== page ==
Non-resident Selling Canadian Real Estate
In my last article, I wrote about the Canadian tax laws and issues that a non-resident of Canada needs to consider when receiving rental income from Canadian real estate. In this article, I will focus on the tax filings and issues that need to be considered when a non-resident sells their rental property.
Canada has the right under its tax laws and under most tax treaties with other countries to tax the sale of Canadian real estate sold by non-residents. To make sure that they get their tax there is a process that the seller must go through with the Canada Revenue Agency (CRA).
The first step is that the purchaser is required to withhold 25% of the total purchase price from the seller. In most cases, the seller’s lawyer will keep the funds in their trust account.
The seller must let the CRA know about the sale or proposed sale by filing for a Certificate of Compliance, form T2062. This form is due no later than 10 days after the actual sale. The penalty for late filing is $25 per day (minimum penalty $100) to a maximum of $2,500, even if no taxes are owing. If the property is jointly held, then multiple penalties will apply. Since it takes time for the CRA to process, it is better to file sooner rather than later to speed up the release of the funds withheld. There are a number of attachments that must accompany the T2062. The most common ones are:
- The offer to purchase (proposed disposition)
- The sales agreement (actual disposition)
- The purchase agreement when the property was acquired
- Documents to support additions to the cost base after purchase (e.g. new room addition)
On the form, you indicate the sale price and the cost base and calculate the capital gain. The form then tells you to calculate the expected payment to the CRA, which is 25% of the capital gain.
For a rental property, you also need to file form T2062A. If you have claimed capital cost allowance (CCA) (tax depreciation) on the building during your time of ownership there may be additional taxes to pay. In most cases, if there is a capital gain on the property the CRA will “recapture” those CCA claims. The tax to be submitted is not a fixed rate of 25% but rather must be estimated based on Part 1 of the Income Tax Act. I recommend that you use a tax professional to calculate the tax estimate. If there has been a decline in the value of the building since you purchased the property you will have to provide proof to the CRA to avoid paying tax on some or all of the possible recapture. Included with this form you need to provide the CCA schedules that were filed with your tax returns during the time of ownership.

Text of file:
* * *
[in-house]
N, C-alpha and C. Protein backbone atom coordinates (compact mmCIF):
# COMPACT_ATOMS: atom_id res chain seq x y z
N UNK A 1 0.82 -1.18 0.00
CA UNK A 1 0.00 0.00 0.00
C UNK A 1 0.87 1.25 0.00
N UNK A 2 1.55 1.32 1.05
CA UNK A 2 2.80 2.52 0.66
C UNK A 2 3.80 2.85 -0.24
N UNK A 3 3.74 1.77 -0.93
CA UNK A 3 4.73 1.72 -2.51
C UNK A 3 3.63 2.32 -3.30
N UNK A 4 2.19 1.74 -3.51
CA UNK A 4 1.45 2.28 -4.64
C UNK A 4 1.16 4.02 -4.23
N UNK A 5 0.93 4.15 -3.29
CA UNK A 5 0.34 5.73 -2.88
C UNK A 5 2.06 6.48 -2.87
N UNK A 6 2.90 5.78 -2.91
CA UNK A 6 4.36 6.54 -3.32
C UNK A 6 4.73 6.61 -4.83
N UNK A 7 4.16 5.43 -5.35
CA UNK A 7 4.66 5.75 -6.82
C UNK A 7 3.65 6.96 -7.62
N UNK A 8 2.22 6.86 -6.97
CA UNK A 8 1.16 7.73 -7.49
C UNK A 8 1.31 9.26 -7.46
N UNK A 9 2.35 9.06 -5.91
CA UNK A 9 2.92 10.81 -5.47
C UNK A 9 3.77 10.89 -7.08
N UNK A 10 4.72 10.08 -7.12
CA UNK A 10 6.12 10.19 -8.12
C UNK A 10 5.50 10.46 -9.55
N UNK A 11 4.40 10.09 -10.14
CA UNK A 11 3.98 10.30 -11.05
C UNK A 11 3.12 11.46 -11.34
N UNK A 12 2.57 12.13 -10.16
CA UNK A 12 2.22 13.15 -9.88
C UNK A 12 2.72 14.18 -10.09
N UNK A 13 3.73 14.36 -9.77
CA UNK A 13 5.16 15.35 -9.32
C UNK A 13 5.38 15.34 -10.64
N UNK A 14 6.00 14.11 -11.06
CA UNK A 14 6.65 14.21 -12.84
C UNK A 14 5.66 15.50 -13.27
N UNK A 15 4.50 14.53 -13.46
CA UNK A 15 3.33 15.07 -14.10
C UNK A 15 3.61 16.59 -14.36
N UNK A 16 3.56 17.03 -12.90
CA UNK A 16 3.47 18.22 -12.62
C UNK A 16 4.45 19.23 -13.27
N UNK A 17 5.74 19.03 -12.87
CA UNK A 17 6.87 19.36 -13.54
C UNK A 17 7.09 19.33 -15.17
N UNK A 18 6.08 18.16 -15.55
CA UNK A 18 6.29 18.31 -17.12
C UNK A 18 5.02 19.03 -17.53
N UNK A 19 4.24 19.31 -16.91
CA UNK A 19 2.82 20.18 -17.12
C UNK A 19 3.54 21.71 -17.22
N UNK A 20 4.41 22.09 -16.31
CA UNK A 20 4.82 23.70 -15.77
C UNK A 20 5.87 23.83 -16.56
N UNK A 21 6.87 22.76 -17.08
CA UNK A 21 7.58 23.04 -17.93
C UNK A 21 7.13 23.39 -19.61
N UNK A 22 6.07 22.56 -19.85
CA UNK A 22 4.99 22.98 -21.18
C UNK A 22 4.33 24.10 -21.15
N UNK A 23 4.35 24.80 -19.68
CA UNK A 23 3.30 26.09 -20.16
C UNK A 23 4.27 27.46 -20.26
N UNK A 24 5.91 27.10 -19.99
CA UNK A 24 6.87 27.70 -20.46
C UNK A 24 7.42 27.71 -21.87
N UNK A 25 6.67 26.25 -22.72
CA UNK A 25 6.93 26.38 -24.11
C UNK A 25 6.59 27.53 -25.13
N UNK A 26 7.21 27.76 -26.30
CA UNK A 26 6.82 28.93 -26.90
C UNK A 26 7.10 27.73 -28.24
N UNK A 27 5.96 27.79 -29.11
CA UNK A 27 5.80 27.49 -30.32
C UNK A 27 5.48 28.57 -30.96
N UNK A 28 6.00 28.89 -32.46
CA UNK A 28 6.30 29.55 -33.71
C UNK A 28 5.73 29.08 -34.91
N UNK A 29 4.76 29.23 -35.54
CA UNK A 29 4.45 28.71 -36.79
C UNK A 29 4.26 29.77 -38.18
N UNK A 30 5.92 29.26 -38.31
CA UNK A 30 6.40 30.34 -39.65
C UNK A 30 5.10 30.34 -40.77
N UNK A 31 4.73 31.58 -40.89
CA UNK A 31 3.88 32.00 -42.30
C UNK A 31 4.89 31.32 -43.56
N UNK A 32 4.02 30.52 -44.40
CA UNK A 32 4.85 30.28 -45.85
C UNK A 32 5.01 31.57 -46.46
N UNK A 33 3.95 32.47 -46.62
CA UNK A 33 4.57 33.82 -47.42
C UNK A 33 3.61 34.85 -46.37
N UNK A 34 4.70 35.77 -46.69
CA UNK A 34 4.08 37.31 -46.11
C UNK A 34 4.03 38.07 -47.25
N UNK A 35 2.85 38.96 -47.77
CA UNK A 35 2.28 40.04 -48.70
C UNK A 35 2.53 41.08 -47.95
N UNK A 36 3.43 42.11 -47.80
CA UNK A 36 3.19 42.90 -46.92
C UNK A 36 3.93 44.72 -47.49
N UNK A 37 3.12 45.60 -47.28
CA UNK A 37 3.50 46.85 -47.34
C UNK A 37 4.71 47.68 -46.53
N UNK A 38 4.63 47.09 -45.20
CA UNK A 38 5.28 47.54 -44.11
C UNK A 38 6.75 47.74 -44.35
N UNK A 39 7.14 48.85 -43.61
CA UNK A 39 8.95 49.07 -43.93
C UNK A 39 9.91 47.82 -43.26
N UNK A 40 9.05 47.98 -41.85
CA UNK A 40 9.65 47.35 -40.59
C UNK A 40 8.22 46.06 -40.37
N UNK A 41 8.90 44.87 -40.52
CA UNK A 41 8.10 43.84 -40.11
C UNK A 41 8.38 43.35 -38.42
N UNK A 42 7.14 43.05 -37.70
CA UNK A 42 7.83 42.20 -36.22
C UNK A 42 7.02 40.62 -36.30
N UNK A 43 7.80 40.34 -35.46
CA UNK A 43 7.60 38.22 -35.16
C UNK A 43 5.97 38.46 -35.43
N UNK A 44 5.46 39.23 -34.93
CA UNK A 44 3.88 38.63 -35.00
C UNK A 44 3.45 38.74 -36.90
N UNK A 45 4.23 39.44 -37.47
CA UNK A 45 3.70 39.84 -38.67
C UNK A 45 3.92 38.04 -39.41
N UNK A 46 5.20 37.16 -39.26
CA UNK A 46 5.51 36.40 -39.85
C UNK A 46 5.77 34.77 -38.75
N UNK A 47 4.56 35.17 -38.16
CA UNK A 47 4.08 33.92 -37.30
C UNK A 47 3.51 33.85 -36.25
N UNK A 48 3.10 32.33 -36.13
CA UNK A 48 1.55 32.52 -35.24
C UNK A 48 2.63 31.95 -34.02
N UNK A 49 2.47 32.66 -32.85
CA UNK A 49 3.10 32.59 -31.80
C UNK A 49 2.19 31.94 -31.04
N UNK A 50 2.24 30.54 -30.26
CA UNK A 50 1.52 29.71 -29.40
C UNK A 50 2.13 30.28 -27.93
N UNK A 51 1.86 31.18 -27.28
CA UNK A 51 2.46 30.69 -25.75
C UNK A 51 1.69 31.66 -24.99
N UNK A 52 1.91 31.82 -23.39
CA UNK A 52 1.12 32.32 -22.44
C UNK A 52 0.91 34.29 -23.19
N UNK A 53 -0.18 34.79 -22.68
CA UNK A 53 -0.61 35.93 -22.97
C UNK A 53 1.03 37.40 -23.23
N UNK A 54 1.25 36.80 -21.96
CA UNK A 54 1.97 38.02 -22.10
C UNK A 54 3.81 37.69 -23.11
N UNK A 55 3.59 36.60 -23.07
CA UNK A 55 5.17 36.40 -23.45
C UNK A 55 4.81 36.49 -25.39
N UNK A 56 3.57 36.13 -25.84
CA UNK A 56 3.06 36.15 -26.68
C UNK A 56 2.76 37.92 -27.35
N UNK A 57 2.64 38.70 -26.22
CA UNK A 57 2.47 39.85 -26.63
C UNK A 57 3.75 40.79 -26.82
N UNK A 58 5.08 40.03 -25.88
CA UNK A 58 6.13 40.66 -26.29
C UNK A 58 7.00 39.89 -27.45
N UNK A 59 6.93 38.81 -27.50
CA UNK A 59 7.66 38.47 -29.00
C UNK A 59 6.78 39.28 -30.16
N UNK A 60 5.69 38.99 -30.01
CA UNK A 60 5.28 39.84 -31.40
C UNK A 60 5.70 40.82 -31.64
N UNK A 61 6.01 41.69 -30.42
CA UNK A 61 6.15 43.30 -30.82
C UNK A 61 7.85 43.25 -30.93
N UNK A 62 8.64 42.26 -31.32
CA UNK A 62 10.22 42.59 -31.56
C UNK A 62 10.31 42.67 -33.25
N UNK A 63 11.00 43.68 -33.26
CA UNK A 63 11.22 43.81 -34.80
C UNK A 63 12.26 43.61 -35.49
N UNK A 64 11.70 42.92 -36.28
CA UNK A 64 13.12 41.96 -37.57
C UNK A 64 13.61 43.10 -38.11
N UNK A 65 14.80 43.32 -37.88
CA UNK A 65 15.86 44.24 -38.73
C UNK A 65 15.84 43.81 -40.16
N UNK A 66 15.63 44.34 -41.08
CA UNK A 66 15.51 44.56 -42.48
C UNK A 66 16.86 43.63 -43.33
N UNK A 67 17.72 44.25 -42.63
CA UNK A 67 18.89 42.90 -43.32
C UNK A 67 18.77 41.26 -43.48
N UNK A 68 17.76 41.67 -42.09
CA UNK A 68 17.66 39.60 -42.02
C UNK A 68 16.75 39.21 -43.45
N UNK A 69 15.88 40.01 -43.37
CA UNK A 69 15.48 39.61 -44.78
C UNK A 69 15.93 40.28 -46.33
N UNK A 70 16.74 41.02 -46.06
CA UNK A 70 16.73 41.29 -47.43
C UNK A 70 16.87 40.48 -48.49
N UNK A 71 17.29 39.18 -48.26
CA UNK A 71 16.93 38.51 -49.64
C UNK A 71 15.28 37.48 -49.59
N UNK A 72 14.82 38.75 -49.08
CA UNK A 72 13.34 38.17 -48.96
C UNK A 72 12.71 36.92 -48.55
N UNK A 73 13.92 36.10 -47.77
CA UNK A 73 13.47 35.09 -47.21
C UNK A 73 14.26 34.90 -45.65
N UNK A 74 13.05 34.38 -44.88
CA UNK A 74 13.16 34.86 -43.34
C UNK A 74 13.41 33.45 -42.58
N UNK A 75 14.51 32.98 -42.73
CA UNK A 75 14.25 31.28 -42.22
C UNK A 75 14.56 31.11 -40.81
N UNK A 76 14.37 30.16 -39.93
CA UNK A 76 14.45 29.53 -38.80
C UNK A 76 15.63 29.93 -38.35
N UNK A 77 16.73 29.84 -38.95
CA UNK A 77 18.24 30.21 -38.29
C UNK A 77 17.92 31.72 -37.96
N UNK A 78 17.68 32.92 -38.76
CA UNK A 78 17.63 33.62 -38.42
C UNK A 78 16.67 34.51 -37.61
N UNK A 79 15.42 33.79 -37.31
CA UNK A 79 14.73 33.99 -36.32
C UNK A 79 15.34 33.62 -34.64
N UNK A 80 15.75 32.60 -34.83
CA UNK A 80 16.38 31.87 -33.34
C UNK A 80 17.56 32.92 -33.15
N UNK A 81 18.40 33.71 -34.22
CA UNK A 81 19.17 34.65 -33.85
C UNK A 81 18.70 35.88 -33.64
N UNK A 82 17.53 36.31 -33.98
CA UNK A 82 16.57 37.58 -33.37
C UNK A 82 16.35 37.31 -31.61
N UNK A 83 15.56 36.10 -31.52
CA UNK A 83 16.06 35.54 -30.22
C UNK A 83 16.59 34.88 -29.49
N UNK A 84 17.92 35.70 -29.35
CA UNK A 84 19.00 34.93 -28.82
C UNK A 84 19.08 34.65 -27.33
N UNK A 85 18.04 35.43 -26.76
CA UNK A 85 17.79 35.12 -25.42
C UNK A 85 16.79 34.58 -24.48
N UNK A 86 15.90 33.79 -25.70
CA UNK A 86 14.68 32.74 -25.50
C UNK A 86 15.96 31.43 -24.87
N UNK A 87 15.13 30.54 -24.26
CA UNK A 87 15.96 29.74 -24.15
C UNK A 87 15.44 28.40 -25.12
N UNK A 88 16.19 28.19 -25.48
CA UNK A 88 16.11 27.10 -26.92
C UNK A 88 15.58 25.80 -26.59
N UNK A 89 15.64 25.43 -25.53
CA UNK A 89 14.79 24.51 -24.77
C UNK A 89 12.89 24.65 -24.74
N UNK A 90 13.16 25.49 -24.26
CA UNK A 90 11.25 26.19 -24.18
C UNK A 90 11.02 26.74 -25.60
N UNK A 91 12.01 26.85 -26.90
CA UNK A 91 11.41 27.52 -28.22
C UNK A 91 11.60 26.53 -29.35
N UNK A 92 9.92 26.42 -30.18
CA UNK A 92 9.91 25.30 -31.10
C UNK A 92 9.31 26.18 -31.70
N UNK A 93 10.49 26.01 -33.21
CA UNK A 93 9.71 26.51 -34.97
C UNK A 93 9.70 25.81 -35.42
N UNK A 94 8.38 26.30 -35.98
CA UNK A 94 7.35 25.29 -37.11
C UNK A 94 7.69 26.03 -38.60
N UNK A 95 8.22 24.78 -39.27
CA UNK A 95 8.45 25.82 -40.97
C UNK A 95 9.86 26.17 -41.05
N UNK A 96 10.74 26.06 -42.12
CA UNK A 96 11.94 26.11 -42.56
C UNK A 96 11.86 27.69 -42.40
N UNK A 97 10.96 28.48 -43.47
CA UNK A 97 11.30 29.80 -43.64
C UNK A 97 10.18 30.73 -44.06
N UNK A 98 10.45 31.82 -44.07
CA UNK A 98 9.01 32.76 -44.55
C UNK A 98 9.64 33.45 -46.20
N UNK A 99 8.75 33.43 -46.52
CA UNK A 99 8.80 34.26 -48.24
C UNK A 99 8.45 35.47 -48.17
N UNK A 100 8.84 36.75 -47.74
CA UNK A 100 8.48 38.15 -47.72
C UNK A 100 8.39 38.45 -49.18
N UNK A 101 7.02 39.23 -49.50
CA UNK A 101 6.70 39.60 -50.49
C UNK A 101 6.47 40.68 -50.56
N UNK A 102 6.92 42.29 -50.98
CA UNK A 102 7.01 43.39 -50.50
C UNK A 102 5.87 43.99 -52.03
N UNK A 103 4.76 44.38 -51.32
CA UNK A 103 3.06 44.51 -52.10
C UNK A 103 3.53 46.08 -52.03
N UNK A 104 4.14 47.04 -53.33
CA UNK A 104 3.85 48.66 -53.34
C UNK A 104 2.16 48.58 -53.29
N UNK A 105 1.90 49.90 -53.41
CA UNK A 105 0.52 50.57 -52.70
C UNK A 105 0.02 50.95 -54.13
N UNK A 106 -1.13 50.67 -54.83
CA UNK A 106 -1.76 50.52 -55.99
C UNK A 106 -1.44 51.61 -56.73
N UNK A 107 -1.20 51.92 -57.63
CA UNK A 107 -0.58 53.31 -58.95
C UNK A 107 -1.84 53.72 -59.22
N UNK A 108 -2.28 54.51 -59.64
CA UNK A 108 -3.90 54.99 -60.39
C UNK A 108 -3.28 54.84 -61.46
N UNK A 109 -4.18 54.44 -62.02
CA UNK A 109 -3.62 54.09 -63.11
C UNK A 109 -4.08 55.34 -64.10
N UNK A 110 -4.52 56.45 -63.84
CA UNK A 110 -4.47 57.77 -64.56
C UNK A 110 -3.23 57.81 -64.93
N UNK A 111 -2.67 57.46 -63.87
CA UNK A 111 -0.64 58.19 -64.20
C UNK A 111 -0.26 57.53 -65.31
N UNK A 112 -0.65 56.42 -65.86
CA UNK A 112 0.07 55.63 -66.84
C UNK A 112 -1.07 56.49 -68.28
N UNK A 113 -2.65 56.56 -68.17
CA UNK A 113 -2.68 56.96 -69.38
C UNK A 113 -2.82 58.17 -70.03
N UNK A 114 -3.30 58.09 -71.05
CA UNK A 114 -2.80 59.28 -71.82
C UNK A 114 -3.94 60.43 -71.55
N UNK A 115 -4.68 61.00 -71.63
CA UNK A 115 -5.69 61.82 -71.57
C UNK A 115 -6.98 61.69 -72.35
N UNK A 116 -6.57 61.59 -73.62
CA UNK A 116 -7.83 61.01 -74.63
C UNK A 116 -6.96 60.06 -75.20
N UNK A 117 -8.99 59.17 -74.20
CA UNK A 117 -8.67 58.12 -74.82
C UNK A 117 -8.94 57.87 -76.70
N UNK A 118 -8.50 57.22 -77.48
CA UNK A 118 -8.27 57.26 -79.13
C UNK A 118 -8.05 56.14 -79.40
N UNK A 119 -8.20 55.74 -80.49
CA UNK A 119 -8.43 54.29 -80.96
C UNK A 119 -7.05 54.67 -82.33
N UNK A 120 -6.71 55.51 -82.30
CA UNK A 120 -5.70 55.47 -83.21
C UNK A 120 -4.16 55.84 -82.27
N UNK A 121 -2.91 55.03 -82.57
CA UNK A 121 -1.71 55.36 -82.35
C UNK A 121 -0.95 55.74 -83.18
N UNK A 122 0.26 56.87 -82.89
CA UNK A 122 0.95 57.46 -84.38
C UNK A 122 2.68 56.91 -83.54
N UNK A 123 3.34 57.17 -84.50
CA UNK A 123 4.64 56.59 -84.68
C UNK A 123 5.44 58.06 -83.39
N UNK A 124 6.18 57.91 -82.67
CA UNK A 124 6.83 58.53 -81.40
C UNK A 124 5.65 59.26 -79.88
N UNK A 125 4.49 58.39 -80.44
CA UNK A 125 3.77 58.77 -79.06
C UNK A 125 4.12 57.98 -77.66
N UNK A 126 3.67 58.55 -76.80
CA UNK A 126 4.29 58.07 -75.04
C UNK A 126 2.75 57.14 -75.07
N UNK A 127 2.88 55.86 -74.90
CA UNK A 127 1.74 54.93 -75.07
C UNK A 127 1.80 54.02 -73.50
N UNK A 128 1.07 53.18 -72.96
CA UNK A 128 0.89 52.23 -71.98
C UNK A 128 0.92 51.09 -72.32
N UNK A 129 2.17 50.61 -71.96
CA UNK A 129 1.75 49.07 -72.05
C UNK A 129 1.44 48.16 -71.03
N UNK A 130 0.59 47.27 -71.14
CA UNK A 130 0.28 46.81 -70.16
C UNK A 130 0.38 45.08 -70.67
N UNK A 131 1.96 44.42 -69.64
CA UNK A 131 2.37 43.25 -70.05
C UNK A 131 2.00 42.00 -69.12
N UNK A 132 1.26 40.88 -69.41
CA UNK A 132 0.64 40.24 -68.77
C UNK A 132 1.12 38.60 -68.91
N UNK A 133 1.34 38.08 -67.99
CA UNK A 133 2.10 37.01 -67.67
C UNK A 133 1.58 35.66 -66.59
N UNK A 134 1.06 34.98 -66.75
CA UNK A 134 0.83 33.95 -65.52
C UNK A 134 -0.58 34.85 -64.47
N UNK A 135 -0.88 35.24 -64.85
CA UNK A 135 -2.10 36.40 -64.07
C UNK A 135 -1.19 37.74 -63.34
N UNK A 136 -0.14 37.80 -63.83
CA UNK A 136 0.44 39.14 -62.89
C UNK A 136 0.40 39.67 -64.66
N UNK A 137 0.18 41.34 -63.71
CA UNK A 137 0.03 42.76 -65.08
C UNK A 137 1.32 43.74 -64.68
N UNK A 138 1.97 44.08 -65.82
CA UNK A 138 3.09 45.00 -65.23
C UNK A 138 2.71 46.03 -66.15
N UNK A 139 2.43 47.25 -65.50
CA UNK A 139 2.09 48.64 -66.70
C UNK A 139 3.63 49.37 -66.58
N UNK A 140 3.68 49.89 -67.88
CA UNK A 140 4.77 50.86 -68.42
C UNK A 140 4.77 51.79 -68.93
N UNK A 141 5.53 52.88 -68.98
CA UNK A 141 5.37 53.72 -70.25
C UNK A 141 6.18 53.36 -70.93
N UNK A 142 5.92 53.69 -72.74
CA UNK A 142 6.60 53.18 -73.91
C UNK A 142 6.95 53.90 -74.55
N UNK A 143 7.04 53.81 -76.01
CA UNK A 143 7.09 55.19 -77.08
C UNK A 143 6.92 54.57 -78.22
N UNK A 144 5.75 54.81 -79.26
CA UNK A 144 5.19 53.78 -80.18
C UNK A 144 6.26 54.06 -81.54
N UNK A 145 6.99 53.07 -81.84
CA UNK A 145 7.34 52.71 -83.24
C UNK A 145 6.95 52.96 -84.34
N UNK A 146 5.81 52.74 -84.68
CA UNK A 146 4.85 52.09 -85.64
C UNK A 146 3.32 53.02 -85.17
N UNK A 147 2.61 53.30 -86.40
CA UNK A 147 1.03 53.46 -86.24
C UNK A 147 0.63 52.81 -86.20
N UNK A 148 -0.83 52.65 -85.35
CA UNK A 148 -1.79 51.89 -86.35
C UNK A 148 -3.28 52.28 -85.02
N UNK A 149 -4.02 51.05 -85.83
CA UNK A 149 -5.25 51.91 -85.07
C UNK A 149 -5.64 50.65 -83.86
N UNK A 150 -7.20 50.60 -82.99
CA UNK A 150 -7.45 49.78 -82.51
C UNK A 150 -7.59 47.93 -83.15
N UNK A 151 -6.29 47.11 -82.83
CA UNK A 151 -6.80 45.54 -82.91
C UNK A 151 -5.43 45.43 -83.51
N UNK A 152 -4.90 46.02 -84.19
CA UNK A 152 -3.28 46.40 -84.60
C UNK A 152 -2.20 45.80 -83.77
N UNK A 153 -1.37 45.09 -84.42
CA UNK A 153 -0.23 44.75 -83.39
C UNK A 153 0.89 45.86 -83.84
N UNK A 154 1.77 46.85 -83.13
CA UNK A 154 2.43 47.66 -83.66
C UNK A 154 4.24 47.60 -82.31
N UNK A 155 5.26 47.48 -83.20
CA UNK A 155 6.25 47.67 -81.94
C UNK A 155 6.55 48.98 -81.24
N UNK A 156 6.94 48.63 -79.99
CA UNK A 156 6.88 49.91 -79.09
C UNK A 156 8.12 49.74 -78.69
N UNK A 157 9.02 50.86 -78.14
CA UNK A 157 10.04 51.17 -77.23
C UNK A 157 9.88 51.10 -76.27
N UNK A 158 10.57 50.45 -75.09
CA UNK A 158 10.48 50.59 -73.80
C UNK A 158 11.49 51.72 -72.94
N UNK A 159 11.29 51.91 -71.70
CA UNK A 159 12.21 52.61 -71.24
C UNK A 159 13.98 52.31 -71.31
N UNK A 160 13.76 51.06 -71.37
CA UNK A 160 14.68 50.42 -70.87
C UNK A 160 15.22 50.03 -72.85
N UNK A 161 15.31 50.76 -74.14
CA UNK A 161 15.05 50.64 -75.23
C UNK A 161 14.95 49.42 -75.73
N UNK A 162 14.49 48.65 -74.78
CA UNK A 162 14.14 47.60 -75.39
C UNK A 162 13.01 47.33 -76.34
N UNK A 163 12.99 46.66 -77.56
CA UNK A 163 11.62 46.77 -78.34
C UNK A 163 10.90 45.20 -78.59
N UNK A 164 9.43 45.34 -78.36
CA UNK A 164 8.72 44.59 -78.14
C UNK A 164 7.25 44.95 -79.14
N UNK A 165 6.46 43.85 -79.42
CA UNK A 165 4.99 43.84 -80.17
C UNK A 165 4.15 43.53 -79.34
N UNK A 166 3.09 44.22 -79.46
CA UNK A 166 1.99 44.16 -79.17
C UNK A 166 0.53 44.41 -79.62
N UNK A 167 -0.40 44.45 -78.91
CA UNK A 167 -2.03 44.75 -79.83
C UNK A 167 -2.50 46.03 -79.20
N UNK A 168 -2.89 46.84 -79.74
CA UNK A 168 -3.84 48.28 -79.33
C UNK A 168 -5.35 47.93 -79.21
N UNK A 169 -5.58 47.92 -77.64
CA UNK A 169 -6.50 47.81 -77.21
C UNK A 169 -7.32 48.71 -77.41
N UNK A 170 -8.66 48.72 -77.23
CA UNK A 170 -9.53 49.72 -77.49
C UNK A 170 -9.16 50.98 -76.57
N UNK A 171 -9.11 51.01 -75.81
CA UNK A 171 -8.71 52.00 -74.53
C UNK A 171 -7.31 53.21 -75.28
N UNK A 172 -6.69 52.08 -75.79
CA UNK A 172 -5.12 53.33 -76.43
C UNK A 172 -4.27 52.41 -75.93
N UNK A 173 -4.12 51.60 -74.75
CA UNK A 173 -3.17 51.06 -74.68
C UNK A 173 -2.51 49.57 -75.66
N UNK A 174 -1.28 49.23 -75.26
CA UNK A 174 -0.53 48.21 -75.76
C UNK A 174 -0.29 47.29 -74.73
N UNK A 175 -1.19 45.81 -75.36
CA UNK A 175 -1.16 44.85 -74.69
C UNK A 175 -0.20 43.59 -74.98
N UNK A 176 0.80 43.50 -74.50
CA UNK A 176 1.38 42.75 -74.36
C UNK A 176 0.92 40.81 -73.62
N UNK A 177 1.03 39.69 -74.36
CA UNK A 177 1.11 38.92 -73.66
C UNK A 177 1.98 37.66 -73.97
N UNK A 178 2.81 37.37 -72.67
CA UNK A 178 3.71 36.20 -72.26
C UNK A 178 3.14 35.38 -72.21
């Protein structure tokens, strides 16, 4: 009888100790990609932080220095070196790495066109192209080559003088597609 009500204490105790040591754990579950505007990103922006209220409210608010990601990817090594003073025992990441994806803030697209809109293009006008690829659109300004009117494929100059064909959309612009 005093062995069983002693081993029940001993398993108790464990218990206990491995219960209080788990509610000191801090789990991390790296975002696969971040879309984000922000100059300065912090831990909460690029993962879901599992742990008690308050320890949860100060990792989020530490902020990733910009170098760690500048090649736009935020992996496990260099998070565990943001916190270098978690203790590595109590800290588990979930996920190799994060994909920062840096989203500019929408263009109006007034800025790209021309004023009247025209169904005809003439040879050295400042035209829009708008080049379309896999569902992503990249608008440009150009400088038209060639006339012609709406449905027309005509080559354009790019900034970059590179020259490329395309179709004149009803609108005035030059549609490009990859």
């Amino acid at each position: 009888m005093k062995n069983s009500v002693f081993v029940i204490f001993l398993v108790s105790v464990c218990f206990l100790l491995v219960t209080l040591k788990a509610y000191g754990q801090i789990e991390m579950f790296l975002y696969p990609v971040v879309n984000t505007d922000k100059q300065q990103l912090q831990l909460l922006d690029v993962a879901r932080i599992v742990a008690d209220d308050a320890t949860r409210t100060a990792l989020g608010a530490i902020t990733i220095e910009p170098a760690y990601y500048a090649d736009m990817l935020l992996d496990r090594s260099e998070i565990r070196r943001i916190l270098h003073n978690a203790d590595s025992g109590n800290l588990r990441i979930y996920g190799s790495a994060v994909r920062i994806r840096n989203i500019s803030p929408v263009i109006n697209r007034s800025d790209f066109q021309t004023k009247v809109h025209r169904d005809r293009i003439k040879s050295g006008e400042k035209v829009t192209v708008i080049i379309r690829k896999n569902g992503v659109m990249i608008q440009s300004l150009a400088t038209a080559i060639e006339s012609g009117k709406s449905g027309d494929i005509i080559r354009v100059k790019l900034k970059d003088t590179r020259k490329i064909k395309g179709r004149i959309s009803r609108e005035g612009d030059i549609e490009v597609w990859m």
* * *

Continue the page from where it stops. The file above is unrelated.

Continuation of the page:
After you have filed the T2062 and T2062A together the CRA will contact you and advise that the forms and tax calculations are acceptable or if they require adjustments or more support. The CRA will then request payment or acceptable security for the tax. The seller’s lawyer will then remit the tax to the CRA and then the CRA will issue a Certificate of Compliance. The seller’s lawyer can then release the remainder of the funds.
After the year-end, the seller is required to file two income tax returns. In most cases, they are motivated to file these returns, as typically the withholding taxes discussed above are more that the final tax liability. The first return includes your rental activities for the period of ownership (see my last article). On this return you report the recapture of depreciation and claim the withholding taxes paid as calculated on the T2062A. You should include with your return, a copy of the compliance certificate.
On the second tax return, you report only the capital gain. You will also be able to claim disposal costs such as legal fees and real estate commissions to reduce the capital gain. You claim the withholding taxes paid as calculated on the T2062. Again, you should include with your return a copy of the compliance certificate.
As you can see, it is a complicated process for a non-resident selling real estate, please contact me for assistance.